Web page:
Thank you for your interest in becoming a volunteer!

In this section, you'll find answers to our most frequently asked questions. If you find there are questions you still need answers to, please do not hesitate to contact the office.

How often do I need to do a shift?

We would like volunteers to go on at least one time a month, although two or three shifts is better.

What happens if I cannot make my scheduled shift?

Volunteers are expected that they will find their own replacement if they find they cannot make a scheduled shift.

What if I travel for work?

We understand that many Nunavummiut travel a lot for their jobs, and often take vacations out of the territory, so although they are expected to volunteer each month, this requirement is flexible, depending on schedules.

What is the training commitment?

Volunteer training is mandatory.  The basic training is 25 hours.  On top of that, volunteers are expected to take the ASIST course when offered.  They are also expected to go to the line a few times to observe and learn.

How many volunteers are on at a time?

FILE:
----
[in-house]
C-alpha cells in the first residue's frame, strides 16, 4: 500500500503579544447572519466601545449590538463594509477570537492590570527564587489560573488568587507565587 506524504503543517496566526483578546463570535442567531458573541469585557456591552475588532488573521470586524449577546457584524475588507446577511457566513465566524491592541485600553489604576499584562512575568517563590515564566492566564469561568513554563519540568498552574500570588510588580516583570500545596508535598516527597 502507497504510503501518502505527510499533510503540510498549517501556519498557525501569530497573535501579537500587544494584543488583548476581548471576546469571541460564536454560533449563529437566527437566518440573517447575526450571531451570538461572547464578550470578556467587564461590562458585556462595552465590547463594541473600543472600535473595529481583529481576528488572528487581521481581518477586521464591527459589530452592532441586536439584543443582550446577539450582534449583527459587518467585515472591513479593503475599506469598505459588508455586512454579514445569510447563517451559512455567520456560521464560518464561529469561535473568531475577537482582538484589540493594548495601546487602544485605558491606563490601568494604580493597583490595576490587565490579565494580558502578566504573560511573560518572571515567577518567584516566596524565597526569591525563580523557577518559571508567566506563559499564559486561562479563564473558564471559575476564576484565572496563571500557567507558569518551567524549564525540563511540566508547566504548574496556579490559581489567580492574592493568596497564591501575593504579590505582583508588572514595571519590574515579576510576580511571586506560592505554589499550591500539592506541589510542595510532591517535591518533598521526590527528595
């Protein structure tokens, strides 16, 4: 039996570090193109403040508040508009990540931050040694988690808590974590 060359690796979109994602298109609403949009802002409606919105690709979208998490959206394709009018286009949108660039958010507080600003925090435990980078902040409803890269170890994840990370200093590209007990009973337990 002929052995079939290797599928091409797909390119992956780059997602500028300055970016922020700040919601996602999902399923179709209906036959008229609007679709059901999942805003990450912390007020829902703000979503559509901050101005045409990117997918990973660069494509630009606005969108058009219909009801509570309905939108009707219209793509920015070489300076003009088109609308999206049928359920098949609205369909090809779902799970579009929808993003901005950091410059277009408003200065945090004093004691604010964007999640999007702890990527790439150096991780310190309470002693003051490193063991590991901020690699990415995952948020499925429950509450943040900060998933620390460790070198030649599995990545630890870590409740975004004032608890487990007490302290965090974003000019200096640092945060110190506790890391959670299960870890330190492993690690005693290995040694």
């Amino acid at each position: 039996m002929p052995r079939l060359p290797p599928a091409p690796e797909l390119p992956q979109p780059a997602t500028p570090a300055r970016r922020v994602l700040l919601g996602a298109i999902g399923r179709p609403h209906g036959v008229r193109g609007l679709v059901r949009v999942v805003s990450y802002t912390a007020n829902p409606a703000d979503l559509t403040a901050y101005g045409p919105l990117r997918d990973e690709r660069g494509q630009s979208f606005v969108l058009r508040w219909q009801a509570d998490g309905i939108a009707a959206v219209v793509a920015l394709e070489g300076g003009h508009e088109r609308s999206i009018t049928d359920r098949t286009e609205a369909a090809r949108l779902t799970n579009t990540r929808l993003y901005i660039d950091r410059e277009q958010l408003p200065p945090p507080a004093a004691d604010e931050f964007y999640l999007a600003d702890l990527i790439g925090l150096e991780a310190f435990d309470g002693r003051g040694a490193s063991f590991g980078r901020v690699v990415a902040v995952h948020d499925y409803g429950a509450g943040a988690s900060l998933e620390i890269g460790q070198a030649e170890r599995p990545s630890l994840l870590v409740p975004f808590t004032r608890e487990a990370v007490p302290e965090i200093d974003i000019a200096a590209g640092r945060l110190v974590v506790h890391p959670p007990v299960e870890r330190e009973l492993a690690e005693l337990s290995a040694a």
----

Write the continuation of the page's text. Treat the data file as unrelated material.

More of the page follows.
Volunteers will be on in pairs, usually between 8:00-10:00pm, every day of the year.

What qualities are important in a volunteer?

  • Empathy
  • Commitment
  • Warmth
  • Non-judgmental attitude
  • Sense of humour
  • Sensitivity
  • Reliability
  • Punctuality
  • Common sense
  • Keeping confidentiality

When does training take place?

We run two training courses a year, usually in May and September. The trainer identifies the first session, and then as a group, the remaining dates are chosen.

We see a person walking away from the camera dressed in a white winter jacket and black winter pants. They're walking in an open area by themselves on a sunny winter day.
Image of geographical land of Nunvut in rainbow colours
Northern Lights over Nunavut

Volunteer Testimonials

Volunteers know they are making a difference in the lives of those in our community.  We are grateful to be able to share some of their real-life testimonials about being a Helpline volunteer!

"What is it like to be a volunteer? I hoped I could help others and didn't appreciate that this also helped me, too!"

"Helping people help themselves is a great model. I am not sure there is a better model."

"I have met such great people by volunteering with Kamatsiaqtut. It has opened my eyes to a variety of people I likely would not have otherwise met."

"It is nice to know most problems are not big suicidal problems...appreciating they are very important to the caller."

"There is no better use of free time."


"The community respects what we do...likely because we feel a need and do it as volunteers."